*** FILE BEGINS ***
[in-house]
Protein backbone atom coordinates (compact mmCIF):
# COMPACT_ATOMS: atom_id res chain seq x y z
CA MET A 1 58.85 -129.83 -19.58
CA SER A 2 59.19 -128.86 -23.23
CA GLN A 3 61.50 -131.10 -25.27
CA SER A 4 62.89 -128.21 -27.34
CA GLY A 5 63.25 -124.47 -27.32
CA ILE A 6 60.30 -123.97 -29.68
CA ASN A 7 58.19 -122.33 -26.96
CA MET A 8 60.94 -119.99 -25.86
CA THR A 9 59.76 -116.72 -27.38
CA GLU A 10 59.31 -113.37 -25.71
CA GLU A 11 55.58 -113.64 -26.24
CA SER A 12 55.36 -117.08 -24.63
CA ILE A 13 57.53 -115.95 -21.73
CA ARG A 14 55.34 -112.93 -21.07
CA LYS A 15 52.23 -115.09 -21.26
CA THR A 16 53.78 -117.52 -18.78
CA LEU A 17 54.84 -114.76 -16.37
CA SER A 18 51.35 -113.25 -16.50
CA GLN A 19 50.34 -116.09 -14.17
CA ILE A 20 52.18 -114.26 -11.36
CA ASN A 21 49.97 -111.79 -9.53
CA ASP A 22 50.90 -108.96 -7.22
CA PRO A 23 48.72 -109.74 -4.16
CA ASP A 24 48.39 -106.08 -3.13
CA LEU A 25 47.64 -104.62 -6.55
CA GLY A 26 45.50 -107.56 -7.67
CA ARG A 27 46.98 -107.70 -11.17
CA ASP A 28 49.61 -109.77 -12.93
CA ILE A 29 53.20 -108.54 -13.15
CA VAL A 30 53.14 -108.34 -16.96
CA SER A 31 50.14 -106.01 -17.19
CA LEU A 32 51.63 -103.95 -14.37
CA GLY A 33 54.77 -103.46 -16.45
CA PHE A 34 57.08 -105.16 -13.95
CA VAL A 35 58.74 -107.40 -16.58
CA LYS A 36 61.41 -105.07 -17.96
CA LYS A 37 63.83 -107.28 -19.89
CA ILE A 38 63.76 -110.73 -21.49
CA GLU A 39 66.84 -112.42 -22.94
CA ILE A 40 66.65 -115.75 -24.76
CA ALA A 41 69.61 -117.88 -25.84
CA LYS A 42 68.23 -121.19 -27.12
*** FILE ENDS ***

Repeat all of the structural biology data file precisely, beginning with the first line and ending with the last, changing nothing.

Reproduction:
[in-house]
Protein backbone atom coordinates (compact mmCIF):
# COMPACT_ATOMS: atom_id res chain seq x y z
CA MET A 1 58.85 -129.83 -19.58
CA SER A 2 59.19 -128.86 -23.23
CA GLN A 3 61.50 -131.10 -25.27
CA SER A 4 62.89 -128.21 -27.34
CA GLY A 5 63.25 -124.47 -27.32
CA ILE A 6 60.30 -123.97 -29.68
CA ASN A 7 58.19 -122.33 -26.96
CA MET A 8 60.94 -119.99 -25.86
CA THR A 9 59.76 -116.72 -27.38
CA GLU A 10 59.31 -113.37 -25.71
CA GLU A 11 55.58 -113.64 -26.24
CA SER A 12 55.36 -117.08 -24.63
CA ILE A 13 57.53 -115.95 -21.73
CA ARG A 14 55.34 -112.93 -21.07
CA LYS A 15 52.23 -115.09 -21.26
CA THR A 16 53.78 -117.52 -18.78
CA LEU A 17 54.84 -114.76 -16.37
CA SER A 18 51.35 -113.25 -16.50
CA GLN A 19 50.34 -116.09 -14.17
CA ILE A 20 52.18 -114.26 -11.36
CA ASN A 21 49.97 -111.79 -9.53
CA ASP A 22 50.90 -108.96 -7.22
CA PRO A 23 48.72 -109.74 -4.16
CA ASP A 24 48.39 -106.08 -3.13
CA LEU A 25 47.64 -104.62 -6.55
CA GLY A 26 45.50 -107.56 -7.67
CA ARG A 27 46.98 -107.70 -11.17
CA ASP A 28 49.61 -109.77 -12.93
CA ILE A 29 53.20 -108.54 -13.15
CA VAL A 30 53.14 -108.34 -16.96
CA SER A 31 50.14 -106.01 -17.19
CA LEU A 32 51.63 -103.95 -14.37
CA GLY A 33 54.77 -103.46 -16.45
CA PHE A 34 57.08 -105.16 -13.95
CA VAL A 35 58.74 -107.40 -16.58
CA LYS A 36 61.41 -105.07 -17.96
CA LYS A 37 63.83 -107.28 -19.89
CA ILE A 38 63.76 -110.73 -21.49
CA GLU A 39 66.84 -112.42 -22.94
CA ILE A 40 66.65 -115.75 -24.76
CA ALA A 41 69.61 -117.88 -25.84
CA LYS A 42 68.23 -121.19 -27.12